Movies have subgenres, not subgenera.
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"NOT BELIEVING IN THE DEVIL WON’T PROTECT YOU FROM HIM."
In 1973, William Friedkin’s The Exorcist set up the main bases of the possession and exorcism subgenus which has been repeated since ad nauseam. What became interesting in Friedkin’s movie was its serious tone for this horror tale in a way it was possible not to consider the story as a fantastic one despite it was.
Lately, we have been able to see quite a lot of movies related to possessions and/or exorcisms; some of them have even taken advantage of the genre vogue adding the word “possession” in their title despite the fact that their contents had nothing to do with what audiences were expecting. Between the offer in 2010, we could have seen “The possession of David O’Relly” (which is not what it seems), “Exorcismus”, or “The Last Exorcism”, pictures with very tight budged that have tried to bring in new points of view, mainly from the formal side, but with mixed fortune. To this category, we can include The Rite, Swede Mikel Hafström’s made in Hollywood production, who was already familiar with horror genre by directing Sweden “Drowning Gosht” and the American and far more successful “1408”.
“The Rite” is haunted by the will to get a truthful story audiences could buy, by the need its tale be taken seriously despite the improbability of it. That’s why this classical production is centered in elaborating atmosphere to be credible, all details as for setting, locations, photography, and mise-en-scene being extremely attended. Inside the movie, appropriate messages are also trhown in order to get this credibility: Father Lucas says “not believing in the Devil won’t protect you from Him,” or “what was you expecting? Heads turning around and green foam?” But suddenly, it seems as if Hafström or the producers thought actual facts were not enough, and before arriving at the half of the movie it betrays itself. Then, the sense of reality becomes infected by fiction viruses and, after the first truthful exorcism try, we evolve untill a climax in which the story has too much fictitious elements reinforced by fx (usually, not a lot of them but at the end), blood vomits, otherworldly voices, impossible body postures, fantastic phenomena, red eyes of Lucifer’s horse, girl’s sexual insinuations to the priest, insults, and all the clichés popular belief connects with possessions and exorcisms thanks to Mr. Friedkin.
To reinforce this story which is more than dubitable, with its too-much-words deployment and few things to really say, and that drifts between vagueness and lack of guts (film doesn’t stop flattering Vaticano as if fearing what it may say), Hafström counts on the very vet Anthony Hopkins to almost ensure box office incomes from middle viewer. Nevertheless, Hopkins’ work, magnificent as always, and histrionic as lately, seems to be a mix of his Dr. Lecter and his Dr. Van Helsing. No doubt Hopkins makes his character works perfectly, achieving the wanted effect, but Alicia Braga’s character has no clear purpose, and is acted in an anodyne way; she is expendable and her presence only seems to search Vaticano’s relish by giving, indirectly, an open image of it. Braga circumscribes herself to go along with a young priest who is not hesitating about faith but lacking it completely. Young O’Donell, an absolutely film newcomer, fits his task easily without any big acting rotundity. He is even with great Hopkins, and that’s quite remarkable in a newcomer. In short, what we have here is sketched characters drawn by rough brushstrokes who unbelievably work, some better than others, and who are extremely plain taking into account the conflicts and reflections they pretend to face.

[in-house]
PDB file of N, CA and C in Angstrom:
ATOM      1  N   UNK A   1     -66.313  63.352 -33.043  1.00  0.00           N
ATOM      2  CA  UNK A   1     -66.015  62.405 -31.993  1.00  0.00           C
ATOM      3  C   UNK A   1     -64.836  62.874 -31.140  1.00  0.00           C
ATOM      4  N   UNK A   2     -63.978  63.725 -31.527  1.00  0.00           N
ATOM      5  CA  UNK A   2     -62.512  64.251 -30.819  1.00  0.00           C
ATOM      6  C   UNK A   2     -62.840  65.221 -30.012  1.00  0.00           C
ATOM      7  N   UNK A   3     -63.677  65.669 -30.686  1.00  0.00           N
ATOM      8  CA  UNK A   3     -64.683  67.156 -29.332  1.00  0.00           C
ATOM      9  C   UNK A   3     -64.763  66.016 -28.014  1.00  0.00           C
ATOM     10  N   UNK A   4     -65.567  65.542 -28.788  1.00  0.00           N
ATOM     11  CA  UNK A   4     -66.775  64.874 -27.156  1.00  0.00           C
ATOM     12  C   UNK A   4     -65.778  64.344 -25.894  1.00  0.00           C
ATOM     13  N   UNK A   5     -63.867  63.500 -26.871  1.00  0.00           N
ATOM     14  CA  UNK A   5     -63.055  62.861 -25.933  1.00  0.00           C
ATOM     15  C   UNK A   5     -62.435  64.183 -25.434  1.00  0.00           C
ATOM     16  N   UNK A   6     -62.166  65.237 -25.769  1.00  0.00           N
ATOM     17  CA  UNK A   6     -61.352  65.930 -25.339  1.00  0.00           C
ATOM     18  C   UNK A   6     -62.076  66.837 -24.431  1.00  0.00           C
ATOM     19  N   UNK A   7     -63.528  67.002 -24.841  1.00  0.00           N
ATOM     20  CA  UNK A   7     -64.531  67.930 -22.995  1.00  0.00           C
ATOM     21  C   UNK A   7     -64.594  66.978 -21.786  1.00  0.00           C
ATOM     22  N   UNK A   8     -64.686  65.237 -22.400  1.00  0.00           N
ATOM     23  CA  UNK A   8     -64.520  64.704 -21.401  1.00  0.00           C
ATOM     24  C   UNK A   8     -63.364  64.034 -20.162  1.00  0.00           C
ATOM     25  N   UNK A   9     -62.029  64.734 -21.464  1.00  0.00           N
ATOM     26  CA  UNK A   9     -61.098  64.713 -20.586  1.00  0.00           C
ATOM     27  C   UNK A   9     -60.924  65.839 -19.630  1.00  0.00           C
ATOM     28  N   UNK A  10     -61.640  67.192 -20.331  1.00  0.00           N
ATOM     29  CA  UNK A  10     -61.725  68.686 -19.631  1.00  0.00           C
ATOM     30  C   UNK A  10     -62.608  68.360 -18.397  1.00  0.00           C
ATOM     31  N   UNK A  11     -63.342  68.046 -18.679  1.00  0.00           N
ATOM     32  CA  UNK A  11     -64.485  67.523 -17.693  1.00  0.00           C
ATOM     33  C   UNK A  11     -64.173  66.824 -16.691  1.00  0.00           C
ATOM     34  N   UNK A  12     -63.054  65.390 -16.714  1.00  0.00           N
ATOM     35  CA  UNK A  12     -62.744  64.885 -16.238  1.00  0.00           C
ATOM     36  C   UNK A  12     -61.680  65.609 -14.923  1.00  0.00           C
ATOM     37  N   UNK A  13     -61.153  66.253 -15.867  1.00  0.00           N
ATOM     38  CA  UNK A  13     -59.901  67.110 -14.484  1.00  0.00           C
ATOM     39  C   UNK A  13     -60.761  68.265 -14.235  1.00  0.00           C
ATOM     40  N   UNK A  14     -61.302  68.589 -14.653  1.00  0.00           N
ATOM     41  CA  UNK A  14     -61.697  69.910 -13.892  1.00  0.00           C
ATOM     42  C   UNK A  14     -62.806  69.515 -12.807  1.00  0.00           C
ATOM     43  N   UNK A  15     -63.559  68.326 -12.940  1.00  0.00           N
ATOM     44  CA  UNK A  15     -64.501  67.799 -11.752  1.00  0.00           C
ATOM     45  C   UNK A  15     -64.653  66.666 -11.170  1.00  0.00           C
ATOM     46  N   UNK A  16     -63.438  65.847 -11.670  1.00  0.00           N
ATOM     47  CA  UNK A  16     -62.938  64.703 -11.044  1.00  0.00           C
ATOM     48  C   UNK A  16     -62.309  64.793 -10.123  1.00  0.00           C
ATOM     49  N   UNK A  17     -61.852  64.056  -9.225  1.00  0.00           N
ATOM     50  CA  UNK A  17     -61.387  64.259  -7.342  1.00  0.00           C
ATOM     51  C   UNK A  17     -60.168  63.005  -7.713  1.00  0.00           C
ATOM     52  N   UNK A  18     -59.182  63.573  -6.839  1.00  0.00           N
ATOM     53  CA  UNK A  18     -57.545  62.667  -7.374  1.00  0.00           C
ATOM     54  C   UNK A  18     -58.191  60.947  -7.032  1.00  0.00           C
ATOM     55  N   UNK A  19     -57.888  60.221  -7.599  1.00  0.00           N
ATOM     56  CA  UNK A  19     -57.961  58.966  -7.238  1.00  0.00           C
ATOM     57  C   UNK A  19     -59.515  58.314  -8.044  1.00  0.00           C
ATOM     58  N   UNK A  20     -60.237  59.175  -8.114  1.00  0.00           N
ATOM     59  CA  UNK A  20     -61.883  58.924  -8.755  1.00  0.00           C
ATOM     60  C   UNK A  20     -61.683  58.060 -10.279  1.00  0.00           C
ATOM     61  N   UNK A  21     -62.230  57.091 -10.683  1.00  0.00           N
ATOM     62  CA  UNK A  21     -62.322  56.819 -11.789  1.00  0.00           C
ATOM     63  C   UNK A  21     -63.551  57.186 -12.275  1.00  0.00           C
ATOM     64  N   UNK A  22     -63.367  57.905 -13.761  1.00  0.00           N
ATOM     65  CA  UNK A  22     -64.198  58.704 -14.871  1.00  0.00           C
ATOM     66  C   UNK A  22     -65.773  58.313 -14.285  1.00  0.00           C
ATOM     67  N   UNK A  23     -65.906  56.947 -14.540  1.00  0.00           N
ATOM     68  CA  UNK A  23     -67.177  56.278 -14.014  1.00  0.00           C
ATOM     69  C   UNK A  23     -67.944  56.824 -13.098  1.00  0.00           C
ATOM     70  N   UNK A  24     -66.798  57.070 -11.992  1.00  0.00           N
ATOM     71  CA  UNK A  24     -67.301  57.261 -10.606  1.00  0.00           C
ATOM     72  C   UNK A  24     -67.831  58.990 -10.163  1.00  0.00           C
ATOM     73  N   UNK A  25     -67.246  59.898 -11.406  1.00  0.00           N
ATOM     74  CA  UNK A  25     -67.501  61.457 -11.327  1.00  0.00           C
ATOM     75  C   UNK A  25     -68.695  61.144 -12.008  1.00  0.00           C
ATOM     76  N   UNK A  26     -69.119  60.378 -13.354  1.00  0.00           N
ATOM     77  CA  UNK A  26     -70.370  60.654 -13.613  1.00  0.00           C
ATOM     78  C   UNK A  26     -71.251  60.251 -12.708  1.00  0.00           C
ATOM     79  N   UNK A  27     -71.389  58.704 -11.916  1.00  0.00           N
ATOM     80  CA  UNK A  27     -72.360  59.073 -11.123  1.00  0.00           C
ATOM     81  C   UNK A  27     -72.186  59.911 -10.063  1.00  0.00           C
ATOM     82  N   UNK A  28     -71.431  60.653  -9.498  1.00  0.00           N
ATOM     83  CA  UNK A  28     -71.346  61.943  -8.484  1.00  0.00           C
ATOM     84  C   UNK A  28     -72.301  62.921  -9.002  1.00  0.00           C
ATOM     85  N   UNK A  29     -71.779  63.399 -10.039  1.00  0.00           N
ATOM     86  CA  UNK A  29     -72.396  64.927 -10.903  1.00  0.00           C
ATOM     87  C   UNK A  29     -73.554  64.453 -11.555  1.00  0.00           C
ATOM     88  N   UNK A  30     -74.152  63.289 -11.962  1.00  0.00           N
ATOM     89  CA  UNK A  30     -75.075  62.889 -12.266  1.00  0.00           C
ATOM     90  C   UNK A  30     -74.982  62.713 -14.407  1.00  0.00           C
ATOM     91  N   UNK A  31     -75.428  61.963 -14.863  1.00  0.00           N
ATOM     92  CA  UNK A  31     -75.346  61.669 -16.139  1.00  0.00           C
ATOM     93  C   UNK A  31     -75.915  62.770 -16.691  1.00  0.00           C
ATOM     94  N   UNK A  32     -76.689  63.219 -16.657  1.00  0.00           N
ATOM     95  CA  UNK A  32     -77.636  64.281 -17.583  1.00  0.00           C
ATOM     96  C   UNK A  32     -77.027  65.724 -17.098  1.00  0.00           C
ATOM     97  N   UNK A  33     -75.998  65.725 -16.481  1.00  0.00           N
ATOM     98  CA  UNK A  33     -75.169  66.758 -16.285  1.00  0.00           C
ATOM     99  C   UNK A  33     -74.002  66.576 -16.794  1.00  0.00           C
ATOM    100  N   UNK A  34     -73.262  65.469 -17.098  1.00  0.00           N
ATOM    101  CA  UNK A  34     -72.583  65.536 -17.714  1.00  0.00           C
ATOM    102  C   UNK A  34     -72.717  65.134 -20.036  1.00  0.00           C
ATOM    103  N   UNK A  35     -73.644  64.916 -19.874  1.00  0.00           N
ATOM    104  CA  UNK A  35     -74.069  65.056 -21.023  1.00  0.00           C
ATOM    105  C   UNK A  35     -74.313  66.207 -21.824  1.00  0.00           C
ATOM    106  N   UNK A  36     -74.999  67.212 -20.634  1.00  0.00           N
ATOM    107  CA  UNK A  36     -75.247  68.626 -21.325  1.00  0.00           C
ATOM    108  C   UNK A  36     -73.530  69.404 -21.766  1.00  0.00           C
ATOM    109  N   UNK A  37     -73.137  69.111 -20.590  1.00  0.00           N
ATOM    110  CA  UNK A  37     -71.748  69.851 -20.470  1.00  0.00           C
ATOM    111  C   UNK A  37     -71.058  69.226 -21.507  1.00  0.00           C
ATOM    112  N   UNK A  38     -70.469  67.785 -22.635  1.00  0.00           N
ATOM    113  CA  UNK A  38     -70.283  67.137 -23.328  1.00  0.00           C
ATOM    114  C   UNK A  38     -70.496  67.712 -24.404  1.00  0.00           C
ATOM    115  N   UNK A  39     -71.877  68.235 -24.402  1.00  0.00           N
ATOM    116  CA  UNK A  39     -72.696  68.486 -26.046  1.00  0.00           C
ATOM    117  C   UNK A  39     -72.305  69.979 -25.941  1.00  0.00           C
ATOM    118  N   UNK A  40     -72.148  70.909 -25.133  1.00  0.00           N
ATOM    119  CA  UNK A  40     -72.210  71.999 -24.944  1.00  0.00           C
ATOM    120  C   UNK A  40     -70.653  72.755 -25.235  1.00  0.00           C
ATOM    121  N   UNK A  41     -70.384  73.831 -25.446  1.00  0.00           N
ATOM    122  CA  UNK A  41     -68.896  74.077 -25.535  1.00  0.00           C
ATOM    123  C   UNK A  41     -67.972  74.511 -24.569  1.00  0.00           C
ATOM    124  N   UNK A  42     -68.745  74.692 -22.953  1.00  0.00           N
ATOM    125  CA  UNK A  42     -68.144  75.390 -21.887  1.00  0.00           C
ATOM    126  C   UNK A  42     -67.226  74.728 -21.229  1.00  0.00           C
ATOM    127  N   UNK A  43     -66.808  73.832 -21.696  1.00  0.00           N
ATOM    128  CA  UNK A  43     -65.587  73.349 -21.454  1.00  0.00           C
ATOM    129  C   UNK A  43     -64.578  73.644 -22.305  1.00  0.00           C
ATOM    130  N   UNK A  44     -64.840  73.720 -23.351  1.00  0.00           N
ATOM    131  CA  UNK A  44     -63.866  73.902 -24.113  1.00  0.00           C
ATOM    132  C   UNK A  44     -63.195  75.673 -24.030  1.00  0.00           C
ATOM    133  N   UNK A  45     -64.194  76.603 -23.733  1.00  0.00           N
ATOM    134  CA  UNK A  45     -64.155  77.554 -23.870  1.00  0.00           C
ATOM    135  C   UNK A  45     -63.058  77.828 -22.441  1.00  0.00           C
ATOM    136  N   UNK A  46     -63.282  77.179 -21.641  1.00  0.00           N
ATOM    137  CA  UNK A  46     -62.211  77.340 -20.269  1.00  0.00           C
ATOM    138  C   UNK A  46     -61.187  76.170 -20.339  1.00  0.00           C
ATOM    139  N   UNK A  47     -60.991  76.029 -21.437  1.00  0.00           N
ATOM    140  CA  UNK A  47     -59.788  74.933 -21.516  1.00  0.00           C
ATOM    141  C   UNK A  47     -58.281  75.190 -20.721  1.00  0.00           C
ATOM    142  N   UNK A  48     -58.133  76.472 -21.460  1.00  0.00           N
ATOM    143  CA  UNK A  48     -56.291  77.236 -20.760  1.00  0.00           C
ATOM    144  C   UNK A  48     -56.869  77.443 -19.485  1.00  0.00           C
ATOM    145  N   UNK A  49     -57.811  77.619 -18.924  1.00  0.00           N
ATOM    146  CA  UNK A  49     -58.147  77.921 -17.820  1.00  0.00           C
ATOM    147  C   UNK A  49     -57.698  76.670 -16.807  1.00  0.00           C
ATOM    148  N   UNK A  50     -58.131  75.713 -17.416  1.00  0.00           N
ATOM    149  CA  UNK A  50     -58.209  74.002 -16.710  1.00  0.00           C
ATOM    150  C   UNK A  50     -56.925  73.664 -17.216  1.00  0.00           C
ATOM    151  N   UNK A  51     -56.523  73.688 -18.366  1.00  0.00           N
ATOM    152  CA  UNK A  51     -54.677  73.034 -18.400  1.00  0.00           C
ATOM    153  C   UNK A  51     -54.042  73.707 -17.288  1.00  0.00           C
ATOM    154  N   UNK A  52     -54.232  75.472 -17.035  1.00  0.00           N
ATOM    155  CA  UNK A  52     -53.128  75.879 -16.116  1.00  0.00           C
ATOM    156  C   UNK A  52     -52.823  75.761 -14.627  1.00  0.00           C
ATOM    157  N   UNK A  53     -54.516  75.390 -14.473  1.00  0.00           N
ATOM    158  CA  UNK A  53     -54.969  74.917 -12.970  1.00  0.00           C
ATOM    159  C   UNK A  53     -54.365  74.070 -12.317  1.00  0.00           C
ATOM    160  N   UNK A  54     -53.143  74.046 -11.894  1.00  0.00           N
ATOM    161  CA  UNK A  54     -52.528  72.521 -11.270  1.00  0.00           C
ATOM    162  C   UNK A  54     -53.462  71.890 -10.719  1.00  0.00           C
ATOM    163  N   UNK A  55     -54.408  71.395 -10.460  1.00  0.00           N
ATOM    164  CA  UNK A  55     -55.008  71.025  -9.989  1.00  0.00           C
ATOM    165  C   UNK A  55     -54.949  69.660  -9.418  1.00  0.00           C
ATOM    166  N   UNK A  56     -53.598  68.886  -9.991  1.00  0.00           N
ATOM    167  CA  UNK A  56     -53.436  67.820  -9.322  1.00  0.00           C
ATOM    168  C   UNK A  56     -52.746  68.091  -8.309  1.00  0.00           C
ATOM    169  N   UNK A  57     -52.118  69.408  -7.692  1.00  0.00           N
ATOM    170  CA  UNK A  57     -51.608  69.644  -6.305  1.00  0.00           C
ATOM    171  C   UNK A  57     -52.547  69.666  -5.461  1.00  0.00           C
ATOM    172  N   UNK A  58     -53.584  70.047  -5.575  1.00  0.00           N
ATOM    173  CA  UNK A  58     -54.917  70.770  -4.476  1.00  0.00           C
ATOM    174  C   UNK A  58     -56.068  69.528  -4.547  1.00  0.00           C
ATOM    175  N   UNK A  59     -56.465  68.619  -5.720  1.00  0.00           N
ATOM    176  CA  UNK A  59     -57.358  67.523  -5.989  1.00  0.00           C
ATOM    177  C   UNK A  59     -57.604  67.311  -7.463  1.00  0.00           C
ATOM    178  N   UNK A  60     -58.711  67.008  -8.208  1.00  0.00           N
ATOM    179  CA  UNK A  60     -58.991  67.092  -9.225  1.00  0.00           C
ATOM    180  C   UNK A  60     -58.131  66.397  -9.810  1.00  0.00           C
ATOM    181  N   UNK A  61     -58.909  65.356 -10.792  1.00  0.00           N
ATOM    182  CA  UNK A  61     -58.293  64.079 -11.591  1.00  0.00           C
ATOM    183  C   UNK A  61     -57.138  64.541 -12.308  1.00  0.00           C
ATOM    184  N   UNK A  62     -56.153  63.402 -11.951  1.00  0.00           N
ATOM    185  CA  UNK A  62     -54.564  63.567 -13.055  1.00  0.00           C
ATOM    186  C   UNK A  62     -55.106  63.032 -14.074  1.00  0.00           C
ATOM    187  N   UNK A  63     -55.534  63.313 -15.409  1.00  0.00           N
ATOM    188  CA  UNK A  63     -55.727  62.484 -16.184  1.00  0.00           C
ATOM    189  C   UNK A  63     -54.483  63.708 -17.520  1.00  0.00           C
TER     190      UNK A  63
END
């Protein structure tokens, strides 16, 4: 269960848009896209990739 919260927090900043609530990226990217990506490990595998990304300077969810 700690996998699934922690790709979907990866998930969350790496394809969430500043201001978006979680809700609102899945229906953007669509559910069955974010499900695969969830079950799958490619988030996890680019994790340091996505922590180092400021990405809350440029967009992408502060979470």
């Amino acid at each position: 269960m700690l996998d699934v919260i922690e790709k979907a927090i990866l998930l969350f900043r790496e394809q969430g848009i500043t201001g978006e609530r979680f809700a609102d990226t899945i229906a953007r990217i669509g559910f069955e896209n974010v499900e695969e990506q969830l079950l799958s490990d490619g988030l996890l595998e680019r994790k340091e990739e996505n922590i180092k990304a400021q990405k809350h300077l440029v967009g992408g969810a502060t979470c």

All in all, maybe we have to admit the movie faces some jeopardy by putting in children facing delicate situations as incest, a possessed young girl who is pregnant, ill-treatments… Nowadays, showing youngsters to violence in the silver screen is extremely daring, and it has to be recognized as risky even in a mainstream movie.
Among the much questions I rise, here are some: ¿Is The Rite pretending to state Western World is needing an exorcism? ¿Is corruption and evilness even in those entities thought sacred, as Church or children? ¿Is the movie talking on faith against lack of it? ¿Have values of our society fallen into doom (of course they already had in past decades -needed not to forget it-) as the family values, the regard for human life, etc...? In any case, the movie doesn’t answer any of these questions, and the only one it insinuates is more than dubitable, at least according to this your humble servant, not a religious man.
In short, The Rite is a work closer to a religious drama and suspense than to horror. It’s the mainstream (of course) answer to this subgenus of possessions and exorcisms, an anodyne movie that does take part neither in the genre nor in the questions it proposes.
Movies have subgenres, not subgenera.
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